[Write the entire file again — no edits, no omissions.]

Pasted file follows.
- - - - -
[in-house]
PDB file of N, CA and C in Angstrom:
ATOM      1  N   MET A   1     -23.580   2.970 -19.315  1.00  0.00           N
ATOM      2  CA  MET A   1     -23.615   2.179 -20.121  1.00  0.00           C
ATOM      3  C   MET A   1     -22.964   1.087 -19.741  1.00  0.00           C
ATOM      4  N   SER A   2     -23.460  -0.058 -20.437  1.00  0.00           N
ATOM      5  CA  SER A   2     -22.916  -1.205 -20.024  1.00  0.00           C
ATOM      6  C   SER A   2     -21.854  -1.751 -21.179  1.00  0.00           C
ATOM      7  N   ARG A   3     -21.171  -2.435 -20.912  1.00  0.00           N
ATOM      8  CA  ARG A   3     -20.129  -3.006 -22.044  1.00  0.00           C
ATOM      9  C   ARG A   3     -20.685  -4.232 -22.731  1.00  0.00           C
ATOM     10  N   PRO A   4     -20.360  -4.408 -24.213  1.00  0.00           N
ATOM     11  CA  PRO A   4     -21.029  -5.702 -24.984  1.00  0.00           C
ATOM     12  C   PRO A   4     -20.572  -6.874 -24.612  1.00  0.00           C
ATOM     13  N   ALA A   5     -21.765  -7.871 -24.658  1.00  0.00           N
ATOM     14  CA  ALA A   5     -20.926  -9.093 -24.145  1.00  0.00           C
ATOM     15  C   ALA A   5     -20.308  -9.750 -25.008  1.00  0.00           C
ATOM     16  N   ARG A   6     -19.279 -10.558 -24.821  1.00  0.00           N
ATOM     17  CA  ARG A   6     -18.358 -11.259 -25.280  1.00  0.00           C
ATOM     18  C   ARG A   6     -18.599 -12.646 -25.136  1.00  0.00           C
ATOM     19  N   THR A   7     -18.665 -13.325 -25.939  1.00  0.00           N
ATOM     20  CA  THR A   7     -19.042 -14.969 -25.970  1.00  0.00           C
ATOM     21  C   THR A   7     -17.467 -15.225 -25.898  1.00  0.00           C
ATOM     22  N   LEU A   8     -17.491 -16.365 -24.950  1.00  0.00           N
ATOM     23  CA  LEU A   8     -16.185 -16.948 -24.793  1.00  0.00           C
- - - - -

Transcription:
[in-house]
PDB file of N, CA and C in Angstrom:
ATOM      1  N   MET A   1     -23.580   2.970 -19.315  1.00  0.00           N
ATOM      2  CA  MET A   1     -23.615   2.179 -20.121  1.00  0.00           C
ATOM      3  C   MET A   1     -22.964   1.087 -19.741  1.00  0.00           C
ATOM      4  N   SER A   2     -23.460  -0.058 -20.437  1.00  0.00           N
ATOM      5  CA  SER A   2     -22.916  -1.205 -20.024  1.00  0.00           C
ATOM      6  C   SER A   2     -21.854  -1.751 -21.179  1.00  0.00           C
ATOM      7  N   ARG A   3     -21.171  -2.435 -20.912  1.00  0.00           N
ATOM      8  CA  ARG A   3     -20.129  -3.006 -22.044  1.00  0.00           C
ATOM      9  C   ARG A   3     -20.685  -4.232 -22.731  1.00  0.00           C
ATOM     10  N   PRO A   4     -20.360  -4.408 -24.213  1.00  0.00           N
ATOM     11  CA  PRO A   4     -21.029  -5.702 -24.984  1.00  0.00           C
ATOM     12  C   PRO A   4     -20.572  -6.874 -24.612  1.00  0.00           C
ATOM     13  N   ALA A   5     -21.765  -7.871 -24.658  1.00  0.00           N
ATOM     14  CA  ALA A   5     -20.926  -9.093 -24.145  1.00  0.00           C
ATOM     15  C   ALA A   5     -20.308  -9.750 -25.008  1.00  0.00           C
ATOM     16  N   ARG A   6     -19.279 -10.558 -24.821  1.00  0.00           N
ATOM     17  CA  ARG A   6     -18.358 -11.259 -25.280  1.00  0.00           C
ATOM     18  C   ARG A   6     -18.599 -12.646 -25.136  1.00  0.00           C
ATOM     19  N   THR A   7     -18.665 -13.325 -25.939  1.00  0.00           N
ATOM     20  CA  THR A   7     -19.042 -14.969 -25.970  1.00  0.00           C
ATOM     21  C   THR A   7     -17.467 -15.225 -25.898  1.00  0.00           C
ATOM     22  N   LEU A   8     -17.491 -16.365 -24.950  1.00  0.00           N
ATOM     23  CA  LEU A   8     -16.185 -16.948 -24.793  1.00  0.00           C